We’re ‘socialising’ the puppy in the same way as we took the kids to the park, and we look at her in that sort of benevolent angst that all the other dog owners do. Isn’t it great, we think, when they’re playing nicely together. But if your puppy starts getting above itself, we’ll take ours away before you can say obsessivemiddleclassttwit.

And, in the same way as we spent hours poring over the early learning centre catalogue to get yet another worthy toy, we’ve filled Luna’s living space (which started off as a bed in the corner of the kitchen and has now spread to pretty much the whole of the house), with dog toys, balls, chews and goodness knows what else. And, just like the children, she dutifully ignores all the toys and contents herself with a cardboard box. Most of the children have grown out of chewing table legs, but #4 still gives it a go now and again, and it’s quite sweet to see them side by side, munching on bits of furniture.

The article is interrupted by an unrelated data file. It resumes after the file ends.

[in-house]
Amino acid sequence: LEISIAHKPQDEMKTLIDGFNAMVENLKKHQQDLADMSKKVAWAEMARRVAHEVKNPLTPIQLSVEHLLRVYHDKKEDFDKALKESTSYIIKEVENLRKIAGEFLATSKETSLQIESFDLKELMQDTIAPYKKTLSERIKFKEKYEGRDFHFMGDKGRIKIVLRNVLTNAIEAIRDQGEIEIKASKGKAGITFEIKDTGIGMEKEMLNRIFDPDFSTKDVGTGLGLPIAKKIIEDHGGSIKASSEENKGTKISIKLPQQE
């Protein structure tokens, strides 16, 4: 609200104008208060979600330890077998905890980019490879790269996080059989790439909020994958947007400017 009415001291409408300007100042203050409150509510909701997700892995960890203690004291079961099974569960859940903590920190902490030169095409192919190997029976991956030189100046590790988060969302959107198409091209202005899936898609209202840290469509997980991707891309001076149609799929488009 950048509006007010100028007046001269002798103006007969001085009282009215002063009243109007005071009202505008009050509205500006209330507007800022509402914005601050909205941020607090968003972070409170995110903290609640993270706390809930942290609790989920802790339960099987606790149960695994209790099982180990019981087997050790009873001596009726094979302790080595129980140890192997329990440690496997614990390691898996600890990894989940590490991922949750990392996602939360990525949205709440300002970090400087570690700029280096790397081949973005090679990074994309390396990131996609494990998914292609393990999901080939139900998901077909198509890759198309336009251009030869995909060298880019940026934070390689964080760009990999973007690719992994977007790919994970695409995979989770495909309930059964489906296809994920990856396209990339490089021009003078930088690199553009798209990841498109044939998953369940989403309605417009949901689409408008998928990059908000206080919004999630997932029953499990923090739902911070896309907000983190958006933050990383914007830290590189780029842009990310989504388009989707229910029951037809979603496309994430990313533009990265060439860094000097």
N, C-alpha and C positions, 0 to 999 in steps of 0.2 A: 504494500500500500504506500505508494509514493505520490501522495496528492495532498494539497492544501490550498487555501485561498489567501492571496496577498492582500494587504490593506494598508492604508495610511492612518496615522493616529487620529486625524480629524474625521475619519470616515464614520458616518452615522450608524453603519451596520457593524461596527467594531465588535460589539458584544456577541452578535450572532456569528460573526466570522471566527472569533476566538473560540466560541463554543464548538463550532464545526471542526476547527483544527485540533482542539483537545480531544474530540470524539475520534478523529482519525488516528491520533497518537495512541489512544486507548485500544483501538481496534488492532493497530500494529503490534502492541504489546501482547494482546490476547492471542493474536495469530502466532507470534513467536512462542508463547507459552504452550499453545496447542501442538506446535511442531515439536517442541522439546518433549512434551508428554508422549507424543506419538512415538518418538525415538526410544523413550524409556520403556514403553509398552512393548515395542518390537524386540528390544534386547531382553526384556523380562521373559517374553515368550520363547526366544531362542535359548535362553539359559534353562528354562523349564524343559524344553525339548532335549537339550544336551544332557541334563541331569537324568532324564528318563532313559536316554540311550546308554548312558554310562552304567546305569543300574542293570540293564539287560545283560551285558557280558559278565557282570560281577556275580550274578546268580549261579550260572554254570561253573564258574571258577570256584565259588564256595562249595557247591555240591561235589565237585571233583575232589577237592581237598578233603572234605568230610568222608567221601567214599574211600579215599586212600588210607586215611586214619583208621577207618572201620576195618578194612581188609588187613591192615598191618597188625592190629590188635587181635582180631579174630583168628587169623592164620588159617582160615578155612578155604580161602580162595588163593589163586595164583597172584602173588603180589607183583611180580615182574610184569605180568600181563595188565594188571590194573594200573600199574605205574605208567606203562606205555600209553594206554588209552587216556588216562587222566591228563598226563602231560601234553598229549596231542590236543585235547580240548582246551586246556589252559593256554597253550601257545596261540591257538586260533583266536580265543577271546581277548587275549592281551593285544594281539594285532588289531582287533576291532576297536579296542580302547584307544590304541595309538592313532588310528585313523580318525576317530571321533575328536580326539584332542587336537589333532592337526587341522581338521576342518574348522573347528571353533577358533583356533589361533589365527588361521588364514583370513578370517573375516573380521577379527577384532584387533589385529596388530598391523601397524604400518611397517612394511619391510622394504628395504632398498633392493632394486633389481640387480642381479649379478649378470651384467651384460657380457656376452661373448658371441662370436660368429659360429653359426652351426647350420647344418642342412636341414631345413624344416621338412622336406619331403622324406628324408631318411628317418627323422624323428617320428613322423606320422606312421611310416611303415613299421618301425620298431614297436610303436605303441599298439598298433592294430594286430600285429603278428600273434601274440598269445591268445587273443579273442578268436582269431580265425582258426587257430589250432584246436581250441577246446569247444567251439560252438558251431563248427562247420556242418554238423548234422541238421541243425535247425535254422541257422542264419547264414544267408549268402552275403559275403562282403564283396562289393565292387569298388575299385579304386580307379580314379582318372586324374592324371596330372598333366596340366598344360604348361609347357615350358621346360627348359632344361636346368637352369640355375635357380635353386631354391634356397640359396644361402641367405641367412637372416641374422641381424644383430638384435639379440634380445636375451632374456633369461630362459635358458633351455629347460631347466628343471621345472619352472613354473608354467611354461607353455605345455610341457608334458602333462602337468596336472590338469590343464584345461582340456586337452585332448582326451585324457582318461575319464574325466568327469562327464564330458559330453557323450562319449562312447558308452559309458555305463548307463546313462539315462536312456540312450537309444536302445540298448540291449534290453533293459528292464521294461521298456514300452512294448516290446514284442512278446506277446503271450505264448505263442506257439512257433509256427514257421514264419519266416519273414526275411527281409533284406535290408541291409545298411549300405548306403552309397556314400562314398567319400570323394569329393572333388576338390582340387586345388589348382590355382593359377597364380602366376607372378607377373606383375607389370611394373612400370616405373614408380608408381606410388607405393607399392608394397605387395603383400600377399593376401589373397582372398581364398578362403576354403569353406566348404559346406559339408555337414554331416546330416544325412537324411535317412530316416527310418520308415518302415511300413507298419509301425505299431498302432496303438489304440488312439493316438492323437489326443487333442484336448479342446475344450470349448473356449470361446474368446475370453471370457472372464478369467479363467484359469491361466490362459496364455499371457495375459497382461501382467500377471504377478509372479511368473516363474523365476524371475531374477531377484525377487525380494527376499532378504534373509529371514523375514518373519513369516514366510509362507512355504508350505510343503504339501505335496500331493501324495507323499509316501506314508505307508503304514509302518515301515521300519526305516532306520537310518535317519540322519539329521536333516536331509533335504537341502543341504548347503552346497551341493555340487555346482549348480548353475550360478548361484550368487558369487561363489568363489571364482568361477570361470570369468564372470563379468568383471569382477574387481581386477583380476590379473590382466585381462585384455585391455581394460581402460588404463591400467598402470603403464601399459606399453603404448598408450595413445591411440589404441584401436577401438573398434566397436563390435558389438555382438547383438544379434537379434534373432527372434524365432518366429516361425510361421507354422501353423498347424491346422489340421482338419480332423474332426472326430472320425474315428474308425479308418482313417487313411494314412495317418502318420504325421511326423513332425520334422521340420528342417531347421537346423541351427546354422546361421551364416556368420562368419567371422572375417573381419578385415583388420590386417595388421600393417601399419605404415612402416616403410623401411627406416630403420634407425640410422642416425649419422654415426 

Already, Mrs E has trained her to have a better sense of personal hygiene than #3, although to be fair that’s not too high a hurdle to jump. Luna does catch you out though – when you’re home from a run, for example, she greets you by licking you as a makeshift salt lick – delightful at first, but a bit off putting when you realise she’s just had same tongue inserted in her own bum, and before that it was licking bird crap up off the pavement.